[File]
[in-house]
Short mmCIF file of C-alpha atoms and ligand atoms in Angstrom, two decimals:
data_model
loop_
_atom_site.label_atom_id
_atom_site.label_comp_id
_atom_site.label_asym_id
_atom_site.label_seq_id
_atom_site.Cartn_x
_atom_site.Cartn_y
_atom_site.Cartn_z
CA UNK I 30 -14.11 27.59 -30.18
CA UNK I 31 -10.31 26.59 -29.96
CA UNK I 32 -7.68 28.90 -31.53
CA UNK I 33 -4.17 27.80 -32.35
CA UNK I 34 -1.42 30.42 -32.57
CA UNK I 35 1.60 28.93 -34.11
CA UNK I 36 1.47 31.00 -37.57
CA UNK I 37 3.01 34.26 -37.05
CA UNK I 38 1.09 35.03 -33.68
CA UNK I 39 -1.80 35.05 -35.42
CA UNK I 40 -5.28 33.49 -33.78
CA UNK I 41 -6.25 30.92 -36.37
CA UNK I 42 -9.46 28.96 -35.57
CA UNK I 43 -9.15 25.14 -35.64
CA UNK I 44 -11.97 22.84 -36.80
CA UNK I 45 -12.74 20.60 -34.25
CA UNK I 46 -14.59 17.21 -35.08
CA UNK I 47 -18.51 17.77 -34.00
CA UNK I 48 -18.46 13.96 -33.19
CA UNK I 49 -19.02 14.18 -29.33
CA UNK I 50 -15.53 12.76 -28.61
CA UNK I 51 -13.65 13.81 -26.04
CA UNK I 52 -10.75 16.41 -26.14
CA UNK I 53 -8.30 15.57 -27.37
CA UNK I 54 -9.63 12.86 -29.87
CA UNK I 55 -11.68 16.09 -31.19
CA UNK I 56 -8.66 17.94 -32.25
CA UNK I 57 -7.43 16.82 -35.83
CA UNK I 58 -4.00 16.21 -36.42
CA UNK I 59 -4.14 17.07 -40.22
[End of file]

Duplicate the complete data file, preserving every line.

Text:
[in-house]
Short mmCIF file of C-alpha atoms and ligand atoms in Angstrom, two decimals:
data_model
loop_
_atom_site.label_atom_id
_atom_site.label_comp_id
_atom_site.label_asym_id
_atom_site.label_seq_id
_atom_site.Cartn_x
_atom_site.Cartn_y
_atom_site.Cartn_z
CA UNK I 30 -14.11 27.59 -30.18
CA UNK I 31 -10.31 26.59 -29.96
CA UNK I 32 -7.68 28.90 -31.53
CA UNK I 33 -4.17 27.80 -32.35
CA UNK I 34 -1.42 30.42 -32.57
CA UNK I 35 1.60 28.93 -34.11
CA UNK I 36 1.47 31.00 -37.57
CA UNK I 37 3.01 34.26 -37.05
CA UNK I 38 1.09 35.03 -33.68
CA UNK I 39 -1.80 35.05 -35.42
CA UNK I 40 -5.28 33.49 -33.78
CA UNK I 41 -6.25 30.92 -36.37
CA UNK I 42 -9.46 28.96 -35.57
CA UNK I 43 -9.15 25.14 -35.64
CA UNK I 44 -11.97 22.84 -36.80
CA UNK I 45 -12.74 20.60 -34.25
CA UNK I 46 -14.59 17.21 -35.08
CA UNK I 47 -18.51 17.77 -34.00
CA UNK I 48 -18.46 13.96 -33.19
CA UNK I 49 -19.02 14.18 -29.33
CA UNK I 50 -15.53 12.76 -28.61
CA UNK I 51 -13.65 13.81 -26.04
CA UNK I 52 -10.75 16.41 -26.14
CA UNK I 53 -8.30 15.57 -27.37
CA UNK I 54 -9.63 12.86 -29.87
CA UNK I 55 -11.68 16.09 -31.19
CA UNK I 56 -8.66 17.94 -32.25
CA UNK I 57 -7.43 16.82 -35.83
CA UNK I 58 -4.00 16.21 -36.42
CA UNK I 59 -4.14 17.07 -40.22